Civil empowerment is an admirable ideal - but it may require a broader definition of civil
And they're off.
Posters are being printed, manifestos unveiled and election narratives locked in. In the Labour Corner, “Keep Calm Carry On” Keynesianism
. But, in the Blue Corner, the question remains: will this be the election of ”the Big Society” or DCI Cameron and a return to the 1980s
The vision of the Big Society, an empowered civil society coupled with a society-building state, was laid out most clearly in David Cameron's Hugo Young Lecture last November
, which praised the bygone “vibrant panoply of civic organisations that meant communities looked out for one another; the co-operatives, the friendly societies, the building societies, the guilds” and a commitment to “strengthen civic institutions that already exist - like local shops, the post office and the town hall. But ... also create new ones.” More than just a vague aspiration, this vision was populated with an initial set of concrete policies last month
While many have eloquently advocated a return to a less socially liberal ”traditional conservatism”
, the Big Society was a truly bold political narrative and one that finally put clear water between New Labour and the New Tories. Perhaps more to the point, it put clear water between the New Tories and the Same Old Tories, famed decriers of society in 1987
and inducers of ballot box jitters in 2010.
The Big Society is an idea that hinges on a political willingness and ability to rebuild the civic, religious, political and social middle in modern Britain, in order to foster new and existing institutions capable of challenging both the power of a ceaselessly centralising state and the individualism of a tirelessly atomising citizenry, and to restore the civic participation which has tapered away drastically over the latter half of the century, following steep declines in the membership of almost all major civic institutions – from political parties to churches to trade unions.
It is the latter case that is testing the Tories' mettle, as the rapid return of trade unions – from BA and National Rail
to civil servants and teachers
– to the political foreground is raising the issue of which kinds of civic associations the Conservatives are prepared to support and why. While the Conservatives have sought to bolster their Thatcherite credentials by unequivocally opposing industrial action and trade union influence, they should pause to consider the role that unions play in the “vibrant panoply” of organisations that make up the Big Society. Unions provide some of the best examples of voluntary social organisations that continue to challenge both the state and an individualised society for collective social ends. As Seamus Milne's article in the Guardian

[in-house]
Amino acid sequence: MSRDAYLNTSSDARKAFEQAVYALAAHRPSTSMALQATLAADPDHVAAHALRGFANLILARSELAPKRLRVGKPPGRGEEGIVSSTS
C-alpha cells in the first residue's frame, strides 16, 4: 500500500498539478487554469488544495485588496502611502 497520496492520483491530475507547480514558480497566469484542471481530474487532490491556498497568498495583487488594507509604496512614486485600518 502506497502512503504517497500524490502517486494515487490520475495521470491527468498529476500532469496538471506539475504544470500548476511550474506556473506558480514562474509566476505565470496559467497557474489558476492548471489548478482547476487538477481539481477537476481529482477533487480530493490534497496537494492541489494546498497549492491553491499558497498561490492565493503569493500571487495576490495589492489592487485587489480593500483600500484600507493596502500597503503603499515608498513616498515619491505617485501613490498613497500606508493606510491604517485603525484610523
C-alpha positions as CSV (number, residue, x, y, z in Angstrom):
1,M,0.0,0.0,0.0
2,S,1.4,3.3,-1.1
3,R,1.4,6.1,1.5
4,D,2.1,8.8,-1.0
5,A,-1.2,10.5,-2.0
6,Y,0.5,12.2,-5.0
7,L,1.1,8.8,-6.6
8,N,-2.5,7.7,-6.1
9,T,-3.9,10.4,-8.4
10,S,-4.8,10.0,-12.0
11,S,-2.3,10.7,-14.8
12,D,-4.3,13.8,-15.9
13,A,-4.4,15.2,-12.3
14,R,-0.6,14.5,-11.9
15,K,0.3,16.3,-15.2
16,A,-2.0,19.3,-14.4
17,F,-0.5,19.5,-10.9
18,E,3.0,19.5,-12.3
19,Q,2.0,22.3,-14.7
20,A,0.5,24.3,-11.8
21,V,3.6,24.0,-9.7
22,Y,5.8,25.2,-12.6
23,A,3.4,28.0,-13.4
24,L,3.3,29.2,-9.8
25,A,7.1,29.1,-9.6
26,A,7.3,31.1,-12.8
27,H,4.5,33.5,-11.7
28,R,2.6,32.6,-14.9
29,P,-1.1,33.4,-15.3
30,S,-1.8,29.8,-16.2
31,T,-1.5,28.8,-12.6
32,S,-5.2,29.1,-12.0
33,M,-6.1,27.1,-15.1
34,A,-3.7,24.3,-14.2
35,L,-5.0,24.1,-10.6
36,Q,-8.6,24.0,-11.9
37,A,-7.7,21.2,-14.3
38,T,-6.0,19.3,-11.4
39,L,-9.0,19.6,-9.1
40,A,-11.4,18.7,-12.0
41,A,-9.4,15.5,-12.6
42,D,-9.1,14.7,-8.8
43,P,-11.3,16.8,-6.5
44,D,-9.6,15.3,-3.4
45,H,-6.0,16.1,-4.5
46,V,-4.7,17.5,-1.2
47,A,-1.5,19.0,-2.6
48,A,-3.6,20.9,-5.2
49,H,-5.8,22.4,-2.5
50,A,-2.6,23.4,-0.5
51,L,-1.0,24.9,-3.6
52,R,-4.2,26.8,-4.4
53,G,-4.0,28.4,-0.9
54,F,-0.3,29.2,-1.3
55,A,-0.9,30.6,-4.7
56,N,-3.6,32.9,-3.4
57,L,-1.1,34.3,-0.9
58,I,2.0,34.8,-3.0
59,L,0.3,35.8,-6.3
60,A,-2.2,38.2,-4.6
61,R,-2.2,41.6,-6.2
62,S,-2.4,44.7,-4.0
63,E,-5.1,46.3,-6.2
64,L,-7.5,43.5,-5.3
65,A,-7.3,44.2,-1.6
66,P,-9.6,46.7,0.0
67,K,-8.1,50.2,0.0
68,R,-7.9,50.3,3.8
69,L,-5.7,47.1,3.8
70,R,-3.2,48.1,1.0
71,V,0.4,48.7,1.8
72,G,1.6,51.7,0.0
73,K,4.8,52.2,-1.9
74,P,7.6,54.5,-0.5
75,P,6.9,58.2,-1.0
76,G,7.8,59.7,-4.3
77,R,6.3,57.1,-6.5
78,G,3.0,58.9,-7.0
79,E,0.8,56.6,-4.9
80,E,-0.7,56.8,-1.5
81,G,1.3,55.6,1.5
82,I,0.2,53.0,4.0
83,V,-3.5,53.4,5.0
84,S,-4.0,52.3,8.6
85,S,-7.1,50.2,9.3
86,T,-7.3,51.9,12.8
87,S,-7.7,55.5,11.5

notes, the marked decline of trade unions (membership peaked in 1979 at over 13 million, and has since dropped to 7.6 around million in 2007) has corresponded to an equally marked decline in the share of national income going to wages – from 65% in the 1970s to 53% today. Notwithstanding, the political influence of trade unions has recently secured: full employment rights for temporary agency workers, a governmental retreat on the part-privatisation of Royal Mail and an end to the European Working Time Directive opt-out.
The Conservatives are right to point out that the experience of unchecked trade union power has had serious drawbacks - most obviously in the staggering of the UK economy with trade disputes and inflationary pressures in the 1970s. However a commitment to giving meaningful power to any organisation - be it a union, a church, a guild, a bank or an environmental group – to effectively challenge or defend the status quo on behalf of its voluntary members means accepting less control for the central state and a diversity of (often conflicting) interests gaining influence. This is not only consequence of a strong civil middle, but its goal.
The Big Society will need to include organised workers too.